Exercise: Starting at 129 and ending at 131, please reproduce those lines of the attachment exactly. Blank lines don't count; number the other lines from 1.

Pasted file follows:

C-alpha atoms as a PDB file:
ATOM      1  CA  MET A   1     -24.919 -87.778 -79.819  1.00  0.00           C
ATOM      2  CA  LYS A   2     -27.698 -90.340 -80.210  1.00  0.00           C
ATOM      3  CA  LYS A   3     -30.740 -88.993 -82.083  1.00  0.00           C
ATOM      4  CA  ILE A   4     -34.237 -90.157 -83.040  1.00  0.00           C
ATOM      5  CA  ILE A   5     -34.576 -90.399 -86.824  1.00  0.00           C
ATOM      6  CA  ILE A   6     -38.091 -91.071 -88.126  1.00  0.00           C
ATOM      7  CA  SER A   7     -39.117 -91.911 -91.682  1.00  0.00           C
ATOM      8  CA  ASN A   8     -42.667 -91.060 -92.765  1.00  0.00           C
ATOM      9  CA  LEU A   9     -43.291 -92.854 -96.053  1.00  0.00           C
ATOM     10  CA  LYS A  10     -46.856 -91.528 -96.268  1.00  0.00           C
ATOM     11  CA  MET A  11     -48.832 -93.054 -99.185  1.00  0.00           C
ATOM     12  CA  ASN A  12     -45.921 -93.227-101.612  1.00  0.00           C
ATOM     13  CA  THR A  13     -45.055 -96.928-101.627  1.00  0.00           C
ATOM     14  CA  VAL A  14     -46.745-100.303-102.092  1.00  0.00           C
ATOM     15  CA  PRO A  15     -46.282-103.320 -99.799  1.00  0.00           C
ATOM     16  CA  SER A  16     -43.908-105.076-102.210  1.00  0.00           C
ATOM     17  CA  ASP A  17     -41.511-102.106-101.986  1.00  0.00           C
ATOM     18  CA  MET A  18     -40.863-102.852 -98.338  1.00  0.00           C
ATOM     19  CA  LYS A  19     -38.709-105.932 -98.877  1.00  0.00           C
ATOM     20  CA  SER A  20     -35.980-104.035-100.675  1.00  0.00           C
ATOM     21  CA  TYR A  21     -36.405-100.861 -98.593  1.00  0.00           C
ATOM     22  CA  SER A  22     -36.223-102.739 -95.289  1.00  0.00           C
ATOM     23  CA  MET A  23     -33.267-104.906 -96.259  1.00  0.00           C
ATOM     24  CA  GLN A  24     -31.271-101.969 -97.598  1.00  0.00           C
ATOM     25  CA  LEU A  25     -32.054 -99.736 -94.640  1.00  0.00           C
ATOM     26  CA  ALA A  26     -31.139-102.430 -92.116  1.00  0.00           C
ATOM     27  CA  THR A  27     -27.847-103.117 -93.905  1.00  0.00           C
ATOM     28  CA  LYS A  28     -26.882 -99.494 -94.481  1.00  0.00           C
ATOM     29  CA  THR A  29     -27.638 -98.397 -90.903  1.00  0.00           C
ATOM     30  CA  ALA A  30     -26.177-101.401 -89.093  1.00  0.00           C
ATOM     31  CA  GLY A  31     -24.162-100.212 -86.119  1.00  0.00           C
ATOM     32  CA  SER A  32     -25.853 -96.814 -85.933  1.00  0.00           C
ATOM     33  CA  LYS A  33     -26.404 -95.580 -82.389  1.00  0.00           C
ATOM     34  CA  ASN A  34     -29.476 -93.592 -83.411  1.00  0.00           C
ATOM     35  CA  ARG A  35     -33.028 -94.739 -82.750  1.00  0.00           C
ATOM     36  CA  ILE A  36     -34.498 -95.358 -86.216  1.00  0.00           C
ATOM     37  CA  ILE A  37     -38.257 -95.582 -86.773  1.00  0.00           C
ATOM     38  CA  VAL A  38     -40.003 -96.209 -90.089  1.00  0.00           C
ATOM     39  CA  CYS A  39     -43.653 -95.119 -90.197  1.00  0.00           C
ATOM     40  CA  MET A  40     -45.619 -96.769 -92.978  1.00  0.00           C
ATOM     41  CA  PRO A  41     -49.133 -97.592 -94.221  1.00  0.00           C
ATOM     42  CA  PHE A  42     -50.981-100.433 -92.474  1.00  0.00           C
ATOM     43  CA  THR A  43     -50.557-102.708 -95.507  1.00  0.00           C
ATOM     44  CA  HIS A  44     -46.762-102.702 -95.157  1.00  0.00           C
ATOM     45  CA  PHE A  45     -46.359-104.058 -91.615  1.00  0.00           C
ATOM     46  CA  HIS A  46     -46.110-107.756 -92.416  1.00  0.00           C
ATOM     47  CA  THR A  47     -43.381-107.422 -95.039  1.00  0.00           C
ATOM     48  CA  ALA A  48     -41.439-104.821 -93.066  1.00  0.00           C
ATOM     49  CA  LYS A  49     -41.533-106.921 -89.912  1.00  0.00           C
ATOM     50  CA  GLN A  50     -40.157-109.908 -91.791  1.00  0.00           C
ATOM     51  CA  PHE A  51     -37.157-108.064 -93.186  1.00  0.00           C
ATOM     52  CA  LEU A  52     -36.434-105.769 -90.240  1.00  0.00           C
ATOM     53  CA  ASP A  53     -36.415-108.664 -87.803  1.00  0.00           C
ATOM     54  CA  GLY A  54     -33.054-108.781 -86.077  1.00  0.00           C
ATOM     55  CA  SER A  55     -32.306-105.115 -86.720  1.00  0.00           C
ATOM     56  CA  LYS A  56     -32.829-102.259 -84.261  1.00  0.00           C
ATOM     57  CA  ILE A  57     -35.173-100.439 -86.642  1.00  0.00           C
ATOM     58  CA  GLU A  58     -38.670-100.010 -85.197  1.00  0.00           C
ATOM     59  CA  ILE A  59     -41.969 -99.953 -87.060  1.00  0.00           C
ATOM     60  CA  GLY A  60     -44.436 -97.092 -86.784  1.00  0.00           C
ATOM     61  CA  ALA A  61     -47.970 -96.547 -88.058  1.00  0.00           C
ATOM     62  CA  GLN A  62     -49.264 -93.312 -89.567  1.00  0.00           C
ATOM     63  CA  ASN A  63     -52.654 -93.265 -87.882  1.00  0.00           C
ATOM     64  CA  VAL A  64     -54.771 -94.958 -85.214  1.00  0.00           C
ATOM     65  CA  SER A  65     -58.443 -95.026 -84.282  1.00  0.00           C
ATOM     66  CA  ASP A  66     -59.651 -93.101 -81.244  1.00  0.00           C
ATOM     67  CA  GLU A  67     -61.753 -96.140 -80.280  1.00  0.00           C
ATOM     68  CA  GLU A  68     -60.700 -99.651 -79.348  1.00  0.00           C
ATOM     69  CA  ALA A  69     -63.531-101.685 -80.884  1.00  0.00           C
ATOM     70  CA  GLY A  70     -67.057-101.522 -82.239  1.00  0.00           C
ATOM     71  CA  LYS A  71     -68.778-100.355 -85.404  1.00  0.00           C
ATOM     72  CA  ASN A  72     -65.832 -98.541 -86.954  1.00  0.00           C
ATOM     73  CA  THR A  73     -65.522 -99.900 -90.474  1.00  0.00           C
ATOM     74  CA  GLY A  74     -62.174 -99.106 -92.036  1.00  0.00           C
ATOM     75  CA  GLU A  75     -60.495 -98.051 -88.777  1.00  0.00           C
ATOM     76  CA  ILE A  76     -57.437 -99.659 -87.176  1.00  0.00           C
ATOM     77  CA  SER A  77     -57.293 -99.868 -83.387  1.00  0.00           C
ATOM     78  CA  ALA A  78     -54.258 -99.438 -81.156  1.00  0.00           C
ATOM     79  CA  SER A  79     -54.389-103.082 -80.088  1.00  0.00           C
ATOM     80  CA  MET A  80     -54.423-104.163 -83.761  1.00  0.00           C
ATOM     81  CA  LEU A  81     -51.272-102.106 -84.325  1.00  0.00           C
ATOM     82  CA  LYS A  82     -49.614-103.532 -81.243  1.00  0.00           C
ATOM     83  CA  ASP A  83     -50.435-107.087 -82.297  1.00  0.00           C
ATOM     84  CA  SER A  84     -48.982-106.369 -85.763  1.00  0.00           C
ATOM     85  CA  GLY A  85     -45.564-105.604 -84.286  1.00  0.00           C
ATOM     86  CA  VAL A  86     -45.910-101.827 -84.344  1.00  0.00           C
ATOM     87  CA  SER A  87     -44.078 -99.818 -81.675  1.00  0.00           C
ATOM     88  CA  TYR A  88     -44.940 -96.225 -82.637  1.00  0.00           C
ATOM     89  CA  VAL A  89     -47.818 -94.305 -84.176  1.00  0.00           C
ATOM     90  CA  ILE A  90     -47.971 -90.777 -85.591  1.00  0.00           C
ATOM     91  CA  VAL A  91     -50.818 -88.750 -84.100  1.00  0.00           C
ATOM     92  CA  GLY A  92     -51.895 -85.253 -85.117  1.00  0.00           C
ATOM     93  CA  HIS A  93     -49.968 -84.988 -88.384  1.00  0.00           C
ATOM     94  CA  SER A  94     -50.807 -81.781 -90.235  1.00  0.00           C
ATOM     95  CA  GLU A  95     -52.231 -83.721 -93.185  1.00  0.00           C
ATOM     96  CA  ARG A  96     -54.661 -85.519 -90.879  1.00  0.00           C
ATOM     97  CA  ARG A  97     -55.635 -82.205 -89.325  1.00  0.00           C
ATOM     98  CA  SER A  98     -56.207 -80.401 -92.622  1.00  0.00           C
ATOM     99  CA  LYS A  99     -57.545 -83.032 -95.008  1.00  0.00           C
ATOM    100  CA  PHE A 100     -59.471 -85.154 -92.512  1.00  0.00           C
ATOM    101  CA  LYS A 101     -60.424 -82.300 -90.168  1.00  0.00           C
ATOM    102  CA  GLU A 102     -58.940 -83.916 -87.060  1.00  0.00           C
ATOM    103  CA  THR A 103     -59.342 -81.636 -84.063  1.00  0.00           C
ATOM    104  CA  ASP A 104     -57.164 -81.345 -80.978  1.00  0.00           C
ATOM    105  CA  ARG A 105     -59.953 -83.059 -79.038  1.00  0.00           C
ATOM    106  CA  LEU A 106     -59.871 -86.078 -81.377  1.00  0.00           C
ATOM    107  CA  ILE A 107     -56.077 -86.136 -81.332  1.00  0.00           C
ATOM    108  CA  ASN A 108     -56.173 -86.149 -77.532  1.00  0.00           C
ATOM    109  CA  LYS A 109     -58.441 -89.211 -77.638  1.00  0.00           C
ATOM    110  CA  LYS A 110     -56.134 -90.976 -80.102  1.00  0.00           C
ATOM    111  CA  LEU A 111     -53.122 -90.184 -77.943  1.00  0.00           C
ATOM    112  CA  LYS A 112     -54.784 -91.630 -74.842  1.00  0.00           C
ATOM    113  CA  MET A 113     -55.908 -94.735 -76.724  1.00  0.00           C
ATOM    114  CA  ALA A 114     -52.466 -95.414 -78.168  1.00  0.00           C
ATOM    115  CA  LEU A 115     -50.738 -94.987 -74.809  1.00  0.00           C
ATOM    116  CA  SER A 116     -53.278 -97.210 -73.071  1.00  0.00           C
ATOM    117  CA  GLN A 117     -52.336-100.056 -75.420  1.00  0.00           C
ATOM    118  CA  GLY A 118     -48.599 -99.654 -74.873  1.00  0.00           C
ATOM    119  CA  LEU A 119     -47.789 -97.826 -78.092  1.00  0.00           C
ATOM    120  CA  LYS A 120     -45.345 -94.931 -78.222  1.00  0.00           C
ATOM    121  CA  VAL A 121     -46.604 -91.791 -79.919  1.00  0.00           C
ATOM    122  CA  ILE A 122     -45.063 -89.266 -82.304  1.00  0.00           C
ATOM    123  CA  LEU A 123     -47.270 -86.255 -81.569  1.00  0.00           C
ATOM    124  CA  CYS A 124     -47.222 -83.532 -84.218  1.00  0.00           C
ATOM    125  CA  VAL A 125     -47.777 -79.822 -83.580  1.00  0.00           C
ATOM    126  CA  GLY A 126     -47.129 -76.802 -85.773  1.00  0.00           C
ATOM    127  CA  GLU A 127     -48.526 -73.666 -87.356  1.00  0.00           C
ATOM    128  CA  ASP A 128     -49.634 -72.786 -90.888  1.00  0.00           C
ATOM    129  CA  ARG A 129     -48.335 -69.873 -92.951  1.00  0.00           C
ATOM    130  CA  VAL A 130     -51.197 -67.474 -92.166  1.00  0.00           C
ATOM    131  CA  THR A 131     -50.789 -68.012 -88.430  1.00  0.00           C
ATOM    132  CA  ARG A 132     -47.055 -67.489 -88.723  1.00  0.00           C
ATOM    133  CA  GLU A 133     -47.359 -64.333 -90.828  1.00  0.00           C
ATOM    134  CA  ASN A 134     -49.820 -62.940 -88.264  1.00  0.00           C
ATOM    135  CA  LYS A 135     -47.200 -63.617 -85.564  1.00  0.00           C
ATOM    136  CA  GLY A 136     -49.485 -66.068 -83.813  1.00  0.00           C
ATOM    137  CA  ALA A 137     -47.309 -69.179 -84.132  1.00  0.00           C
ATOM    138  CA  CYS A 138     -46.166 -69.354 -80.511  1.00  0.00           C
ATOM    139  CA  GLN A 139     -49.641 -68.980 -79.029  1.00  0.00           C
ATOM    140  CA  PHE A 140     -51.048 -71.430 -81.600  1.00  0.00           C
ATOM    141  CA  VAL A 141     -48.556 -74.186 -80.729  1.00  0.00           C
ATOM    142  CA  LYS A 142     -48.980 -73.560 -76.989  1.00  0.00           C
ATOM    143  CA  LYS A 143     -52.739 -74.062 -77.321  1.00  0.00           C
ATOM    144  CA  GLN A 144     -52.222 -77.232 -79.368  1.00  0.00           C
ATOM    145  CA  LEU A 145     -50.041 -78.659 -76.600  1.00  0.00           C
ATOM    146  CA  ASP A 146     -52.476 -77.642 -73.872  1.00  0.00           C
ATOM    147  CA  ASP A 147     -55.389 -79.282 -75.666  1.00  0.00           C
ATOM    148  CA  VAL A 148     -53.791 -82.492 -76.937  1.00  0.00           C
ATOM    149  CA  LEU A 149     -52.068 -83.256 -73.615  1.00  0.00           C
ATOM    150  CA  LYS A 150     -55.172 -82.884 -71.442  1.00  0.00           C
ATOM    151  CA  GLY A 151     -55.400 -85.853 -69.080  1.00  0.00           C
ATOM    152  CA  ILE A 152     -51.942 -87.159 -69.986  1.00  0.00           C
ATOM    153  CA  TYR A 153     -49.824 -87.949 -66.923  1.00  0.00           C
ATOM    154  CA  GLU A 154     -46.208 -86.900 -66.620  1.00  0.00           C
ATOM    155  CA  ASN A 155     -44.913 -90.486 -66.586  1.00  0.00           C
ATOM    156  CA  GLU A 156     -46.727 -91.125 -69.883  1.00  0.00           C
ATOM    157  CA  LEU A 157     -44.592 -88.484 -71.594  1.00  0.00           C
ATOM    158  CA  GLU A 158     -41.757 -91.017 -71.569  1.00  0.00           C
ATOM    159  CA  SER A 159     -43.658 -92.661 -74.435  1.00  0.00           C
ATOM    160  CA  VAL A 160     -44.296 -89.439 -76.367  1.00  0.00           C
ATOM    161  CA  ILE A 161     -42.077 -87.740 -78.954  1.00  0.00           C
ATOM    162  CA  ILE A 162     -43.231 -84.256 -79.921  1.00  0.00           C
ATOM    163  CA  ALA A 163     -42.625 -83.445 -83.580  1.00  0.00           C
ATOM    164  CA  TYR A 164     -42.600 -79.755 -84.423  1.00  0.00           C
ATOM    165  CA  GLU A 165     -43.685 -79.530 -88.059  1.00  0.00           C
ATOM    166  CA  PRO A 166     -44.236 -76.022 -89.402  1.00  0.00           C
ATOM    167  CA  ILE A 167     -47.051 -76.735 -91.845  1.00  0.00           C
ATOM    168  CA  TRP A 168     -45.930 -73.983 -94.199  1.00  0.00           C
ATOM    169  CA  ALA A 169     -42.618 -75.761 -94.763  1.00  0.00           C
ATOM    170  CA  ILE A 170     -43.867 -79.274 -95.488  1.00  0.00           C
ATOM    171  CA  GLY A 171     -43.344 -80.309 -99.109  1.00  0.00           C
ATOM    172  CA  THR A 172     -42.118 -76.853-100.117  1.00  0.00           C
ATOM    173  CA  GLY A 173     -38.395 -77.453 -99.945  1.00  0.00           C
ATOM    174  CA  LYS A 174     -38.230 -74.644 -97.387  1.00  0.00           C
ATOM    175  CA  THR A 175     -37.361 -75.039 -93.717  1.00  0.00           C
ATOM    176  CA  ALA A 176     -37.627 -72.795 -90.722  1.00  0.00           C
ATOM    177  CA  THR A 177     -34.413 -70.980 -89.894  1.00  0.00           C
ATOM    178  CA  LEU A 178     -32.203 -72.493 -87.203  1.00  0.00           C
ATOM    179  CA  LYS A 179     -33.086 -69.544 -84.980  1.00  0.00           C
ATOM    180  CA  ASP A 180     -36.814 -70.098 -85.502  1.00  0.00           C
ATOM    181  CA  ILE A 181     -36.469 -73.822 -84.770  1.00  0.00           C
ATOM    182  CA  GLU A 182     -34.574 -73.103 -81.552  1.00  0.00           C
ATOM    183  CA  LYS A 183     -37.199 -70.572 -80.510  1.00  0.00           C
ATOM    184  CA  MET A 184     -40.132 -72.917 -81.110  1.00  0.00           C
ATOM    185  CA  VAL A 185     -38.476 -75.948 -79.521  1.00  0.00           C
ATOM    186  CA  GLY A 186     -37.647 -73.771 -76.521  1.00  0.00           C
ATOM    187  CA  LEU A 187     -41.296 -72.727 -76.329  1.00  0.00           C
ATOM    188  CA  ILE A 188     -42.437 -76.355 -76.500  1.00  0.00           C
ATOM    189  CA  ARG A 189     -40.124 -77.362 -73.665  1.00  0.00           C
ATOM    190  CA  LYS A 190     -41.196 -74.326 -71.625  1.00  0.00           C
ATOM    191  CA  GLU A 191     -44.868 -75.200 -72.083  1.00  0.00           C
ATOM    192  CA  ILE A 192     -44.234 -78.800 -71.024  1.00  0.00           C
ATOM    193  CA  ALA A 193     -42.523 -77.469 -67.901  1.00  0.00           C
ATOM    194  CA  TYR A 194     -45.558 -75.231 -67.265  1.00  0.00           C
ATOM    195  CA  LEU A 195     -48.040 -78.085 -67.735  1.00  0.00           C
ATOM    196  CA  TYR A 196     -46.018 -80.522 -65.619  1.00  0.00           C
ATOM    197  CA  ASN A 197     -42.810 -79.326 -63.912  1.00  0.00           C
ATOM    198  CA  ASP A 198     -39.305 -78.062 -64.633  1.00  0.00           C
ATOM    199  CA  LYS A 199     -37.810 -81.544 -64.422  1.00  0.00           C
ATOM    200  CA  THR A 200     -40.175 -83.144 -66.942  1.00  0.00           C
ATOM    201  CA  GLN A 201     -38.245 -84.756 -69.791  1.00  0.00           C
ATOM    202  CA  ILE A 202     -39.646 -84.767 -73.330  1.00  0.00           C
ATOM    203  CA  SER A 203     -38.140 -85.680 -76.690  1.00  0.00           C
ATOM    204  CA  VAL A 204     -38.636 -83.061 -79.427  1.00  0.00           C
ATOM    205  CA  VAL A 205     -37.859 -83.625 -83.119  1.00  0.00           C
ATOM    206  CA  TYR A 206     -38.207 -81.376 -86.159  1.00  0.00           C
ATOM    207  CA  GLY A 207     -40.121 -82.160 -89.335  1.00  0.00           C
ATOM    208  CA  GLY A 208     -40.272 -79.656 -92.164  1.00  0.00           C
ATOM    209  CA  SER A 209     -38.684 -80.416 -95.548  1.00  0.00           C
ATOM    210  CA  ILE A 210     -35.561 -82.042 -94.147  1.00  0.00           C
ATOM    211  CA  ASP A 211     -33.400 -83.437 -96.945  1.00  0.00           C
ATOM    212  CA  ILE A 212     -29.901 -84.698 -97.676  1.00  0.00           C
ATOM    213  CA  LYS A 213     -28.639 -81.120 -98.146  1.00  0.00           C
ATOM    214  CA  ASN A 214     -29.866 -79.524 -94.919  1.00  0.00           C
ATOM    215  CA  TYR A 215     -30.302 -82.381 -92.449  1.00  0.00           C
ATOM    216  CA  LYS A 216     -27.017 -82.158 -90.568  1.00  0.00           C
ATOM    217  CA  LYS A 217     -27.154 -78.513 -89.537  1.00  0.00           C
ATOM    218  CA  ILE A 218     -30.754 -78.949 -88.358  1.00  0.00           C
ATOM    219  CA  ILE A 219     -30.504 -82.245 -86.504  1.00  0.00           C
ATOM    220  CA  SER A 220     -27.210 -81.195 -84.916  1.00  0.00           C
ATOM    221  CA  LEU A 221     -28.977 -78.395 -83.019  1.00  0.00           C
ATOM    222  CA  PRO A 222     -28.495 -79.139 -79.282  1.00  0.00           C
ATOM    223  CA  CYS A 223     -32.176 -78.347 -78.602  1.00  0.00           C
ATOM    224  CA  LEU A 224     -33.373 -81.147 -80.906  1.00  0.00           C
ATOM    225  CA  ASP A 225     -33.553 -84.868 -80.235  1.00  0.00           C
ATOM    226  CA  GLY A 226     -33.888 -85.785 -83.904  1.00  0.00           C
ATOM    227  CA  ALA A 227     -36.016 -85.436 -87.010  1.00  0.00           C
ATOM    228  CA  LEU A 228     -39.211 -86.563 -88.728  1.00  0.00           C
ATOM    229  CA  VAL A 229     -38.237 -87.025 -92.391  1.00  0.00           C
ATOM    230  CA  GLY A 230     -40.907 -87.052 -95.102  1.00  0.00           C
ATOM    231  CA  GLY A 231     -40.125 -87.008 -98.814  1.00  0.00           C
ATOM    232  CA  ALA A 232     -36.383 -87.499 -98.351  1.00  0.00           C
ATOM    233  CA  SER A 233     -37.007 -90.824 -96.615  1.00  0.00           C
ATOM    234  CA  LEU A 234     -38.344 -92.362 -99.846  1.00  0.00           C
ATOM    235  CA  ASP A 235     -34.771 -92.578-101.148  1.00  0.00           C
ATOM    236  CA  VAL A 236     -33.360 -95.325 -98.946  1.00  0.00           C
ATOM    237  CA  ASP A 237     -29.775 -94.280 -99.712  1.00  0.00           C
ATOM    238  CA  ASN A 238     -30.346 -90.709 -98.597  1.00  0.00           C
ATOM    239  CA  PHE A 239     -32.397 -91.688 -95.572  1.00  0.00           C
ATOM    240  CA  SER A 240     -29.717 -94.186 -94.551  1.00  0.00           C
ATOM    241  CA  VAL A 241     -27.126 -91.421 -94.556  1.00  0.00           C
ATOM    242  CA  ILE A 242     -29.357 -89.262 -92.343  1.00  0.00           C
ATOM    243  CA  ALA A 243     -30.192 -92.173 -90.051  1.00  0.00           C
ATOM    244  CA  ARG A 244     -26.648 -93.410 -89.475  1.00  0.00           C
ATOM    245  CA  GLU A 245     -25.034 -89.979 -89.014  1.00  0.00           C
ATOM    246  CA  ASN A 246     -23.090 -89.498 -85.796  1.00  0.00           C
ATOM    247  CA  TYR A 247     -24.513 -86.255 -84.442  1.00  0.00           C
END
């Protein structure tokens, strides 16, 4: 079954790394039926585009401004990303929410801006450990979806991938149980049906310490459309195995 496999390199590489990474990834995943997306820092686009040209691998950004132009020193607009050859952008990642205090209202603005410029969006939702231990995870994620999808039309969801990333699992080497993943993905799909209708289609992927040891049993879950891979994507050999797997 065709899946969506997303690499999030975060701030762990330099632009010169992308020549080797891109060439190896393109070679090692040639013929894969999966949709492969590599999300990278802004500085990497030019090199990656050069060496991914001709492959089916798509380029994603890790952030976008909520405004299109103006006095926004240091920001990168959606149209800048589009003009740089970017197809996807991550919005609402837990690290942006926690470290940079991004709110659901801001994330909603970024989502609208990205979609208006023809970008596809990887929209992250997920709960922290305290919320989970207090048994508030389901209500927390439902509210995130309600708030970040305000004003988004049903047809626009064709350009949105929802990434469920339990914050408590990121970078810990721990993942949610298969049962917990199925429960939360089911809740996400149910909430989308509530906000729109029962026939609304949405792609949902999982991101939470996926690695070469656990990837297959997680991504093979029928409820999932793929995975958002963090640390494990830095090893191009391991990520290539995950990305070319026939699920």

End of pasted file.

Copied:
ATOM    128  CA  ASP A 128     -49.634 -72.786 -90.888  1.00  0.00           C
ATOM    129  CA  ARG A 129     -48.335 -69.873 -92.951  1.00  0.00           C
ATOM    130  CA  VAL A 130     -51.197 -67.474 -92.166  1.00  0.00           C